Can the mind help heal cancer?

Can the mind help heal cancer?

Although a startling number of people with cancer have experienced spontaneous or radical remission from the disease, the medical establishment does not seem to be very interested in looking into why these “miraculous” recoveries have taken place. So says Kelly Turner, the author of Radical Remission: Surviving Cancer Against All Odds.  Ms. Turner was recently interviewed in an article about the Perception Medicine Foundation, a new organization that is studying how the mind can effect human illnesses. Here are some highlights of that report:

By the time Steve Curtis was 20, he had a staff of 20 working for him at ZAG Group, the Vancouver company he’d started the year before that develops nutraceuticals, ethnobotanicals, and dietary supplements. His singular mission was to make money. Yet even though his organization kept growing, he wasn’t fulfilled. Looking back now, he describes himself then as insecure and unhappy. He experienced anxiety and depression, took sleeping pills regularly, and overindulged in alcohol. It took a diagnosis of terminal cancer when he was 24 for Curtis’s life to do a 180.

That was nine years ago, and Curtis hasn’t just beaten the advanced lymphoma that doctors said was untreatable and would kill him within two years; he’s also become a vocal proponent of mind-body medicine. He recently founded the Perception Medicine Foundation, which aims to increase scientific research into and understanding of the role the mind plays in the development and advancement of illness—and in its regression and reversal as well.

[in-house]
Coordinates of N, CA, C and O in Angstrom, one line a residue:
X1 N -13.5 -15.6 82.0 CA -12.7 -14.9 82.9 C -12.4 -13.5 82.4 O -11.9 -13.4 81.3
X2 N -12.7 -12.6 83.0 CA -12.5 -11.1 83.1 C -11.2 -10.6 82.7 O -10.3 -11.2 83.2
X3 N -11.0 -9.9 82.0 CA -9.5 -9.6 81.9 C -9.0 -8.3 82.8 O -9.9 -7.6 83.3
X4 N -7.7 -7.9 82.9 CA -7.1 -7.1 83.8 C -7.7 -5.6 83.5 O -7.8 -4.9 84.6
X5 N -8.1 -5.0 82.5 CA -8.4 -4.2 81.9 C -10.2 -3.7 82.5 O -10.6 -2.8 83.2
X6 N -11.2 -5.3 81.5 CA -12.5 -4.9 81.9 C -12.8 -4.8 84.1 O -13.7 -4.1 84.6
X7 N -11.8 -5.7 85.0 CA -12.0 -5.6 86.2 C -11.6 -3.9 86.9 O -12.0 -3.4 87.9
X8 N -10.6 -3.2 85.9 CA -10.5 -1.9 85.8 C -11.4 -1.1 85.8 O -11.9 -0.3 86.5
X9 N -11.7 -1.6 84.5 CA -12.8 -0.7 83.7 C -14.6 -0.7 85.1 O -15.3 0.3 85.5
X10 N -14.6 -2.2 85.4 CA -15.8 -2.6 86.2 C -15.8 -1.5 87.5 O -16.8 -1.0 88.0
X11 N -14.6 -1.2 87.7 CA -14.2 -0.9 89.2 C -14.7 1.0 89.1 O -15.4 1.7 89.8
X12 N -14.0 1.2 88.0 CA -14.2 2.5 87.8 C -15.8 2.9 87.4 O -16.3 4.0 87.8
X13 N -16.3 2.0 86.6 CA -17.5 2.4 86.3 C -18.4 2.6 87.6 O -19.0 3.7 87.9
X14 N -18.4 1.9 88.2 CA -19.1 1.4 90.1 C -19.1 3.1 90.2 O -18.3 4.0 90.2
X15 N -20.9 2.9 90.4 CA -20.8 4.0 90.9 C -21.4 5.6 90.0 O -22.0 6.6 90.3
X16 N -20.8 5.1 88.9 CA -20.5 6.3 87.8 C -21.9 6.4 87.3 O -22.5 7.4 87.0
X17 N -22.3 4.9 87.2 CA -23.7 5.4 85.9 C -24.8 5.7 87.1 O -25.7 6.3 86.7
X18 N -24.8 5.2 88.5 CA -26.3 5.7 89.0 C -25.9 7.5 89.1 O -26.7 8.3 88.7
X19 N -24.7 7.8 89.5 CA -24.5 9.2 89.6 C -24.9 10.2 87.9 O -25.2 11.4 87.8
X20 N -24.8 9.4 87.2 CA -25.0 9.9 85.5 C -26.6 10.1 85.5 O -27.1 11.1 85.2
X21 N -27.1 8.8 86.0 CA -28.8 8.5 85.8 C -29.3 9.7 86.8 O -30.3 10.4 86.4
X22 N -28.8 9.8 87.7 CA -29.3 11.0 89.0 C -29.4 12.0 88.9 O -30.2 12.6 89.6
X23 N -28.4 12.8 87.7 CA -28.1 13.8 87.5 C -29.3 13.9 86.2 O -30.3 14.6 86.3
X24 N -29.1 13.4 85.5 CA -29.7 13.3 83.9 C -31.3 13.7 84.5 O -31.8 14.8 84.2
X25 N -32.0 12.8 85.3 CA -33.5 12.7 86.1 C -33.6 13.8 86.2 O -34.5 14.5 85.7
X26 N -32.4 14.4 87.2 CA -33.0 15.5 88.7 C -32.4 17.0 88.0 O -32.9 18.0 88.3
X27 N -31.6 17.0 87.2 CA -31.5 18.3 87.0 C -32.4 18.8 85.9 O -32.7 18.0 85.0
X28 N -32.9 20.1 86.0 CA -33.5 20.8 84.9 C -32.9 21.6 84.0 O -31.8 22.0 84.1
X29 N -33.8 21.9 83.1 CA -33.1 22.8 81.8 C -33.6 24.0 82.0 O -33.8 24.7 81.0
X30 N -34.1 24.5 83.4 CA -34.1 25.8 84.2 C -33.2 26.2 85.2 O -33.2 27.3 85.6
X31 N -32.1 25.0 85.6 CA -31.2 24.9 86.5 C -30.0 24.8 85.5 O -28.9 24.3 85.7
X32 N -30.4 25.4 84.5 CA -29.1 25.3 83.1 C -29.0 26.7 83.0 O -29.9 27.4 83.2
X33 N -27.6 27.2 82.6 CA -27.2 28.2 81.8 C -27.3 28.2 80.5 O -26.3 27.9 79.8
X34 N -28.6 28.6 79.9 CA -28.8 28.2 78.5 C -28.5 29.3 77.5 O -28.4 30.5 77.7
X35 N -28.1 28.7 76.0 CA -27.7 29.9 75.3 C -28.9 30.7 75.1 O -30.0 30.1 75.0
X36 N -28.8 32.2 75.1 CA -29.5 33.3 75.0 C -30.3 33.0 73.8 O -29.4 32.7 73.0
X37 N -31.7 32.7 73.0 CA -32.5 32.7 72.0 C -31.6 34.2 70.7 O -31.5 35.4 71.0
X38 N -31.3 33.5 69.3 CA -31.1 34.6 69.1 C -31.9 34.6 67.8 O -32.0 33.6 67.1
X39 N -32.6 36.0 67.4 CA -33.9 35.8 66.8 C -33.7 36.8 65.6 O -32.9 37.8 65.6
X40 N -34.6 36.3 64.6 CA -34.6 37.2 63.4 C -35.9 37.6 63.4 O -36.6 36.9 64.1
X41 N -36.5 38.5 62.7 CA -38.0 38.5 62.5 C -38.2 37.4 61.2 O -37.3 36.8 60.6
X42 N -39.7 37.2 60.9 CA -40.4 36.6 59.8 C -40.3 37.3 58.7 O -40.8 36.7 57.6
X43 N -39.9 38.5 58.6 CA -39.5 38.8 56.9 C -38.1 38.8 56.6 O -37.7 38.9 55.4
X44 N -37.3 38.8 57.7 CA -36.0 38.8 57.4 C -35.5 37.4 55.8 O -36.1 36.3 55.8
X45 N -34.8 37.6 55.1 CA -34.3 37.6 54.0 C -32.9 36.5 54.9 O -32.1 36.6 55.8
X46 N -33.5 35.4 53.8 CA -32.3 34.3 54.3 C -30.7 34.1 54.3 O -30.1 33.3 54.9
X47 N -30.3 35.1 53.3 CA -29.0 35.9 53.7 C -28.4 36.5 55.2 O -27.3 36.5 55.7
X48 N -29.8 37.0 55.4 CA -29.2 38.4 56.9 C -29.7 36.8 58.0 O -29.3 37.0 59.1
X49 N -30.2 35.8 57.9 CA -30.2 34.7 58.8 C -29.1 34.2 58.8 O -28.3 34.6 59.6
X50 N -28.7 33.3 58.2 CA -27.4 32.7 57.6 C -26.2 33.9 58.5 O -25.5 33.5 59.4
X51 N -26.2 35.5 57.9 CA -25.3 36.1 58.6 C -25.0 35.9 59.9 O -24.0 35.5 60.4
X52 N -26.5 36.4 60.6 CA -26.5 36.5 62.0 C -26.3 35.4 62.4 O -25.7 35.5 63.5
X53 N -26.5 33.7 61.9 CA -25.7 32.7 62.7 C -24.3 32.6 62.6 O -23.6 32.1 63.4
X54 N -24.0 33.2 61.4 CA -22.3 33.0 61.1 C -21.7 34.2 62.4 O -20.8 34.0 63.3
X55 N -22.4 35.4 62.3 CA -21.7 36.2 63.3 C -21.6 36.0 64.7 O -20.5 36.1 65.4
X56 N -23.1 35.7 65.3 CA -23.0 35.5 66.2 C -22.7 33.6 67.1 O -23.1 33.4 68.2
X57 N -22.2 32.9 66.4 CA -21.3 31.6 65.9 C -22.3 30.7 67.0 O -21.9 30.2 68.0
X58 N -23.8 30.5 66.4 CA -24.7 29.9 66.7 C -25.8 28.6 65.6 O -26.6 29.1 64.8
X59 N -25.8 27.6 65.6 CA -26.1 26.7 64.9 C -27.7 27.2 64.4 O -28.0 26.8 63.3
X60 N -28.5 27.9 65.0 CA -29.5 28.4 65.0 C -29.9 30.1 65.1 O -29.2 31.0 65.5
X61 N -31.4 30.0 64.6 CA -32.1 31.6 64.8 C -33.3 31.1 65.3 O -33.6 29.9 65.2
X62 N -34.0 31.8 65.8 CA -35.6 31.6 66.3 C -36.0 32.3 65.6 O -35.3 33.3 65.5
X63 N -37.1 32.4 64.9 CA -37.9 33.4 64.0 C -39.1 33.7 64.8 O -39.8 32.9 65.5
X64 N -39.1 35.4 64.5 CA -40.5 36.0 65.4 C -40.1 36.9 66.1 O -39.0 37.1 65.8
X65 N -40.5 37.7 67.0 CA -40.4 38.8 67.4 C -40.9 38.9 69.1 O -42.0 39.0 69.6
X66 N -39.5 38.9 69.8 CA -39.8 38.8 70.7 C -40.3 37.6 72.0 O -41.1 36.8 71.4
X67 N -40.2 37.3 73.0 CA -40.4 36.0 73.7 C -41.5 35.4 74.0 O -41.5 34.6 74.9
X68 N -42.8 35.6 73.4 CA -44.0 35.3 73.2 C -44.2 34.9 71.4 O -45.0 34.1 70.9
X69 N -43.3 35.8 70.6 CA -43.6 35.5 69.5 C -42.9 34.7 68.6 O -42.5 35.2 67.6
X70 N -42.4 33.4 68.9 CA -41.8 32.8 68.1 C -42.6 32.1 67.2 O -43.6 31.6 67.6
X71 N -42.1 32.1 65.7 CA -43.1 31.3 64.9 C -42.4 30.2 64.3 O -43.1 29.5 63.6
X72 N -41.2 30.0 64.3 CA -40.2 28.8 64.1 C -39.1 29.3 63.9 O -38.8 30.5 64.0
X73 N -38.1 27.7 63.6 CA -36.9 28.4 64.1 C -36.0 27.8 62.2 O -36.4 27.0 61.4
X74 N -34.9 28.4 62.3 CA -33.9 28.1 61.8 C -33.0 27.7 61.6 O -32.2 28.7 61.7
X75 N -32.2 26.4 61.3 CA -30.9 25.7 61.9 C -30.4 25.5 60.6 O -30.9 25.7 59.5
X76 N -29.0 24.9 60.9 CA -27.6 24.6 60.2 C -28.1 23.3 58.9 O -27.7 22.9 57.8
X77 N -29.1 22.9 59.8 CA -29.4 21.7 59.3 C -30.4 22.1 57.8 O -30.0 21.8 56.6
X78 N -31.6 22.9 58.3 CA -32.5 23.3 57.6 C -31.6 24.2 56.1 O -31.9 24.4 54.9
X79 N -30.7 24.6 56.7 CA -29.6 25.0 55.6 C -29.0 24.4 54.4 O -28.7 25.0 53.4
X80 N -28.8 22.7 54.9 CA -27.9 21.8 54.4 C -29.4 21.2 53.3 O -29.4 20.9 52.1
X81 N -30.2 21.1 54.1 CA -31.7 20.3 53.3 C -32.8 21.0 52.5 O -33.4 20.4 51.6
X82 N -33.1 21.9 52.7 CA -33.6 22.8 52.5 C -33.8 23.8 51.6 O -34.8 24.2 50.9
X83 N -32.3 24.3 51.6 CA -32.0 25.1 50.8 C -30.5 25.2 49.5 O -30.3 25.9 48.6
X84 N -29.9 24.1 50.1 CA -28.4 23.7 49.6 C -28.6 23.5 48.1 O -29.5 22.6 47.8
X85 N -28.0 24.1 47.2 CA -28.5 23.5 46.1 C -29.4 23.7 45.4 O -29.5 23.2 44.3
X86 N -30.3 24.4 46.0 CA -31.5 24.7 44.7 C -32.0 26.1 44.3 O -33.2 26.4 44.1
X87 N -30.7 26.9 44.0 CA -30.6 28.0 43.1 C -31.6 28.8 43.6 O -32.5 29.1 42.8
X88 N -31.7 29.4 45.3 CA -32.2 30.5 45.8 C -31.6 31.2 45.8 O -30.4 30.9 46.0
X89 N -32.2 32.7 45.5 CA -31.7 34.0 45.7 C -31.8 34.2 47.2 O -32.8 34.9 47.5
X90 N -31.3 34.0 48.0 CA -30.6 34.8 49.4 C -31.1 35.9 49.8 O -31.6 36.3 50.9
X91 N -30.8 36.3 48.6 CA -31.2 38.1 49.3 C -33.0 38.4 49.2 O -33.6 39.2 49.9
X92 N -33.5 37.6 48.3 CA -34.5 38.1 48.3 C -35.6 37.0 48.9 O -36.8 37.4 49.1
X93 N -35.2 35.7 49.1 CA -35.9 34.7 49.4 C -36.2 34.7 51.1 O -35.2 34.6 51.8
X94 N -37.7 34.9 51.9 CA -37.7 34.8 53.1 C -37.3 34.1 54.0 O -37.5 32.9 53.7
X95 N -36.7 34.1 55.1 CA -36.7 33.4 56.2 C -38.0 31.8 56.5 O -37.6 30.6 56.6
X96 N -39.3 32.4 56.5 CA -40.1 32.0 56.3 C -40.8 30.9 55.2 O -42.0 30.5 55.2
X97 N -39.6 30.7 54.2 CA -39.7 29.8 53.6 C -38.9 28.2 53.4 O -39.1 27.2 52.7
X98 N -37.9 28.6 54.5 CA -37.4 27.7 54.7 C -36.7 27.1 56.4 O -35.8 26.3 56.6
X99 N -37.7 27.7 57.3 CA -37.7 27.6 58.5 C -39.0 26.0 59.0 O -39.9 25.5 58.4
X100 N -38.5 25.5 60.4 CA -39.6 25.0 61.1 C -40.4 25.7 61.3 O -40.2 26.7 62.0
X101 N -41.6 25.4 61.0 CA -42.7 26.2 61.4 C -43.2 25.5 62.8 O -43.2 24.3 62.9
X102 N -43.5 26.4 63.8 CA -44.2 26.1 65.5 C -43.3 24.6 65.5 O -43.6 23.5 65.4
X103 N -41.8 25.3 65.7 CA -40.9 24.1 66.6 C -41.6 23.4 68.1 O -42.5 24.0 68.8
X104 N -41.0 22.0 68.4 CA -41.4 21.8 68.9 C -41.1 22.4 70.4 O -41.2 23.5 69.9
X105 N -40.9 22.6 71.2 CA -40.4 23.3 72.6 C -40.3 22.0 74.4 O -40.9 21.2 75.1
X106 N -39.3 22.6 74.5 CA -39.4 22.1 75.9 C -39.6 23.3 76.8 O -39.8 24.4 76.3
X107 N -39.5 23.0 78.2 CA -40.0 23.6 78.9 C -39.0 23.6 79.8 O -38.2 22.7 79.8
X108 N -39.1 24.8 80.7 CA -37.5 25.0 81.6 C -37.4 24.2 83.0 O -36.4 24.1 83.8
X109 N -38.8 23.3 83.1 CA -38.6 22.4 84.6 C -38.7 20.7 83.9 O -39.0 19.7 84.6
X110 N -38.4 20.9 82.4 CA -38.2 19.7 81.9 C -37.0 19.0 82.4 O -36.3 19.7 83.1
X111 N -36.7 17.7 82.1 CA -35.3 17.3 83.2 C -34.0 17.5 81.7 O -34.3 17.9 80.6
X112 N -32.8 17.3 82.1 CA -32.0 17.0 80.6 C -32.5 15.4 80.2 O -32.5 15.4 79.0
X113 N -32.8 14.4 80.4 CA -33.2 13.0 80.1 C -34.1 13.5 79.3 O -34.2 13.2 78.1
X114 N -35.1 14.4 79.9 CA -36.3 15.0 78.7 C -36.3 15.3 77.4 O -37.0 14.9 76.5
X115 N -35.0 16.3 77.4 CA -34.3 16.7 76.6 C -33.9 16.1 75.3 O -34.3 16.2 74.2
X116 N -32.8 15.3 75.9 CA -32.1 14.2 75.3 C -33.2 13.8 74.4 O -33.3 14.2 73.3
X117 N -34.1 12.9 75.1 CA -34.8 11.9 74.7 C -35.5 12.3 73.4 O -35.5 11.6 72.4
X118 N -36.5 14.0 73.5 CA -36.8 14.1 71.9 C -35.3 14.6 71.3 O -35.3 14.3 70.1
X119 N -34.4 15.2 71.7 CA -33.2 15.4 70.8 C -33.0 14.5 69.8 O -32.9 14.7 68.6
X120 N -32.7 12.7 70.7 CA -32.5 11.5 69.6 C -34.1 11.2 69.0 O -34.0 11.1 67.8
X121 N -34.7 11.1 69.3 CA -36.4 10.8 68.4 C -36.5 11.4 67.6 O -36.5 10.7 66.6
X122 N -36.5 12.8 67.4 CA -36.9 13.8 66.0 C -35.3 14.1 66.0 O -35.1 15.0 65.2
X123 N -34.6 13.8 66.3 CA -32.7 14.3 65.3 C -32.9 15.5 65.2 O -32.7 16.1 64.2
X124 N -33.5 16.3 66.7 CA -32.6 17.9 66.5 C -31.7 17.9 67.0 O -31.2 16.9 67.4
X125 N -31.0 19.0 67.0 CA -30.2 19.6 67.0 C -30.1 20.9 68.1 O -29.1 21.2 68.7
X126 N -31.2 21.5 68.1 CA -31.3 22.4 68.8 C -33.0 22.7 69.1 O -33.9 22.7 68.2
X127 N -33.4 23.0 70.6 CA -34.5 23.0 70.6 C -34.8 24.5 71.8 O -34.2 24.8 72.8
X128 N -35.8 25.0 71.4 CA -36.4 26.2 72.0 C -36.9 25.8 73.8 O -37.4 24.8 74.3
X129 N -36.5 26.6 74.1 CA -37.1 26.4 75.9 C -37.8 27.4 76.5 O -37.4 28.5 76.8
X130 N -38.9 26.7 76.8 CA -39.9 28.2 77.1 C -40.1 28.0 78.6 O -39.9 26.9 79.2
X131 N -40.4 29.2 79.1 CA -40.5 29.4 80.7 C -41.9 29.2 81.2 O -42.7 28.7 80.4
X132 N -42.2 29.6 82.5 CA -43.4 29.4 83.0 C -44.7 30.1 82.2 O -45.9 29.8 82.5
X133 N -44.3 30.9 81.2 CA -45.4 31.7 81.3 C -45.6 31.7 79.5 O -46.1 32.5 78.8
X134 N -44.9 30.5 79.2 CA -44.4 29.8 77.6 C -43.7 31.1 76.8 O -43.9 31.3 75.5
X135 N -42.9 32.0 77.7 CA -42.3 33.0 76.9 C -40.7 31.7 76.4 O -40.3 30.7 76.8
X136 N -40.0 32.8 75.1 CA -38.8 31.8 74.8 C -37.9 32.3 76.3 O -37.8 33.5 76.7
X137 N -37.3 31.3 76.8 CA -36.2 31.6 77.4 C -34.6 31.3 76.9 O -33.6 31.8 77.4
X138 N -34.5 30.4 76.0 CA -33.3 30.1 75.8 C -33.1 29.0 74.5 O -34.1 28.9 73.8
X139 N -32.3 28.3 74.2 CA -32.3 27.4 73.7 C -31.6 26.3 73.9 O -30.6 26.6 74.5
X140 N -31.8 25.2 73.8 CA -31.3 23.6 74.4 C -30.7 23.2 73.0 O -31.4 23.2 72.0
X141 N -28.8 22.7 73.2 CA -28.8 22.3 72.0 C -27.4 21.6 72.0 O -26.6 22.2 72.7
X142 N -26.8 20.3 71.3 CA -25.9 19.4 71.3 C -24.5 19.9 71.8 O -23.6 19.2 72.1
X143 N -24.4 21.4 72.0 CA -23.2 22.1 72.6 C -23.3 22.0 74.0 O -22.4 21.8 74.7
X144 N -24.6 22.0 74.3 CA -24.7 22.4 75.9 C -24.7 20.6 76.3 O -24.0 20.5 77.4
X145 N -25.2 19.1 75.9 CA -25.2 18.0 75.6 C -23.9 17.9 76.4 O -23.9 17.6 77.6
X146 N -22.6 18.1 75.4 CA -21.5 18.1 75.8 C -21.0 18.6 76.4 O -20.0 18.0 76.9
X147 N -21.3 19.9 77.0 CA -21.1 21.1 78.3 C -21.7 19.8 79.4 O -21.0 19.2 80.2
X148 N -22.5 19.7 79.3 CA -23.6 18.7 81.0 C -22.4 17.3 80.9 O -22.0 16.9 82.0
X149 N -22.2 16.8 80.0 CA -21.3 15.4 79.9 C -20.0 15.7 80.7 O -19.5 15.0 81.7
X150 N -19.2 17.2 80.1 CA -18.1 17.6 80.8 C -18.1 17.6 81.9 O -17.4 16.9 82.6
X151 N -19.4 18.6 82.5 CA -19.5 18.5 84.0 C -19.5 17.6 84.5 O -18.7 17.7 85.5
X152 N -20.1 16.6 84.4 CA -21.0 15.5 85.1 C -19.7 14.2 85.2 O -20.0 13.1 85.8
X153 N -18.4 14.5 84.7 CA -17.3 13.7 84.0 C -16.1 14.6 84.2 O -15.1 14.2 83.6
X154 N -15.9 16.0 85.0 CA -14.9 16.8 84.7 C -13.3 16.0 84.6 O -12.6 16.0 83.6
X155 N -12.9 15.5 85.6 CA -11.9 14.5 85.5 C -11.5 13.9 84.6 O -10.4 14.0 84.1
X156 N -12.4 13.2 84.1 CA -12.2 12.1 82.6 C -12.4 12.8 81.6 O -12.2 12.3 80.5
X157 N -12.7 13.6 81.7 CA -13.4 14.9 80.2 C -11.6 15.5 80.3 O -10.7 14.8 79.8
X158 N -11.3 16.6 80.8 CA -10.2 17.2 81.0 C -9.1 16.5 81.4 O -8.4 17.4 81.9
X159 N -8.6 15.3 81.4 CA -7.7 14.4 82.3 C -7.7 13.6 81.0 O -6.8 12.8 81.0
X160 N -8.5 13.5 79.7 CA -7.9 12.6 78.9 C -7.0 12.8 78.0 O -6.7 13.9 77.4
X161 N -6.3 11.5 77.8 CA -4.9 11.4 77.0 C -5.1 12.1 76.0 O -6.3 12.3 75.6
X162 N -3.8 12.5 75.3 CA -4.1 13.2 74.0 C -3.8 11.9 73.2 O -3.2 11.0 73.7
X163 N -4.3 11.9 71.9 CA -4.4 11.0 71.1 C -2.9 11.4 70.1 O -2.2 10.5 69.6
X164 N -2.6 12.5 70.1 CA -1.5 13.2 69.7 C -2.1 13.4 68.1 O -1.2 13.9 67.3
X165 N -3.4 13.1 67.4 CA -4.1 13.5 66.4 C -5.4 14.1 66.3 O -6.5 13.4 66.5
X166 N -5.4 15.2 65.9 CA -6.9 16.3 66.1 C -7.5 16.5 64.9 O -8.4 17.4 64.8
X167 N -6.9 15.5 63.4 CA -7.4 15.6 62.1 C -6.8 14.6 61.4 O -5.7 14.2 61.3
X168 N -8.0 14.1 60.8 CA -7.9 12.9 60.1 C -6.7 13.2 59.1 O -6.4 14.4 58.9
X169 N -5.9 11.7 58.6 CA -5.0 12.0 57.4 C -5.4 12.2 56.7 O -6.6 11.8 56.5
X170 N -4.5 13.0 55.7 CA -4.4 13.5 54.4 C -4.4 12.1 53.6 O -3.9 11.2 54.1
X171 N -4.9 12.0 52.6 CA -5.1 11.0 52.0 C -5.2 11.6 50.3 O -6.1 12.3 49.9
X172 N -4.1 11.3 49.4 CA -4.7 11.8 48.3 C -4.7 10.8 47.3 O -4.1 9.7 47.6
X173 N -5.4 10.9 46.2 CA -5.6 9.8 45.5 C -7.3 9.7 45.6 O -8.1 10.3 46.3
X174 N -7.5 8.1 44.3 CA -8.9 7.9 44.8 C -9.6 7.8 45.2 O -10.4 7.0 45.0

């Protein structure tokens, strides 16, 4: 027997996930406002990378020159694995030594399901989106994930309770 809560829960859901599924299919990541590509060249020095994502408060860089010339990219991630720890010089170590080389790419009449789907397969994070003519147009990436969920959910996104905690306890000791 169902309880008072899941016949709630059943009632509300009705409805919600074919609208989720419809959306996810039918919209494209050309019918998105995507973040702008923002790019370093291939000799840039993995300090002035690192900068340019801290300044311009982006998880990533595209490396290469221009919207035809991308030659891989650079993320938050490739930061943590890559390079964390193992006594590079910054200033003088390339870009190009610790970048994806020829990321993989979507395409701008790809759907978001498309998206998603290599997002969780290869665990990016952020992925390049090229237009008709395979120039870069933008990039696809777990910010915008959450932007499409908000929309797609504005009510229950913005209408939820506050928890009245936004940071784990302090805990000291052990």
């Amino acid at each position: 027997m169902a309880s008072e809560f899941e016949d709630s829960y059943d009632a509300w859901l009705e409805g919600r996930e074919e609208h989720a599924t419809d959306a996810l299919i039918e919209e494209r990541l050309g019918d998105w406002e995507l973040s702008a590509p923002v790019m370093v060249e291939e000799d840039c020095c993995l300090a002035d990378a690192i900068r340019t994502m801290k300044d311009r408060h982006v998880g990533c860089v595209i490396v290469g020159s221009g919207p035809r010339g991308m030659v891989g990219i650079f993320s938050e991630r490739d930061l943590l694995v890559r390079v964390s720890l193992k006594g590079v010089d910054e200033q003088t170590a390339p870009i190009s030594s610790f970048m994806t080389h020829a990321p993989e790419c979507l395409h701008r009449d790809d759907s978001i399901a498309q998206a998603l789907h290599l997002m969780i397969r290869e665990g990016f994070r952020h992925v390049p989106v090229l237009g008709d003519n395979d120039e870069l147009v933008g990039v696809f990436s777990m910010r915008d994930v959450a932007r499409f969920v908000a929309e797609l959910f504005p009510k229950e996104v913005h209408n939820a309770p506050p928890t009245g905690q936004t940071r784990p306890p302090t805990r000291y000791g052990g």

Curtis recalls what was going on in his life when he first noticed an unusual spot on his chest that would later turn out to be one of many. The spots were a sign of the rare and aggressive peripheral T-cell lymphoma. “I was a hurting, untrusting, anxious, sad, depressed guy,” the Edmonton native says in an interview at his office near Chinatown. “I had stomachaches, I had exhaustion. Inside, there was a massive hurt and a longing for something more.”

Curtis says once he got the news, he made a decision then and there to find a way to cure his cancer, no matter how poor his prognosis seemed. He began a process of what he calls confronting the shadow. He dug deep to understand why he was so discontented. He says his unhappiness stemmed from the loneliness he suffered as a smart, overweight kid with ADHD who was expelled in Grade 6. (He later returned to school.) Going into adulthood, he says the way he perceived himself and his world wasn’t positive.

With his diagnosis and his determination to beat the odds, he researched the immune system and embraced yoga, meditation, reiki, hypnosis, and other stress-reducing techniques. The way he explains it, he opened his heart and healing followed without radiation or chemotherapy.

“The cancer stopped progressing as I gave myself more time in a peaceful, joyful place of relaxing and meditating and [doing] yoga and letting go,” he says. “After work, I went home and I painted or listened to an audio book or went for a walk. I dedicated more of my life to the service of others, which I find so deeply fulfilling I feel goose bumps. I regularly feel tears of gratitude and joy.…As I engaged more in the world, it [the cancer] continued to go away.”

You can read the full article at

Kelly Turner’s Radical Remission shows it is possible to triumph over cancer, even in situations that seem hopeless. Encompassing diet, stress, emotions, spirituality, and other factors that profoundly affect our health and well-being, Turner’s discussion of how our choices can cause the seemingly miraculous to happen will open your eyes to what is possible when it comes to lasting healing.

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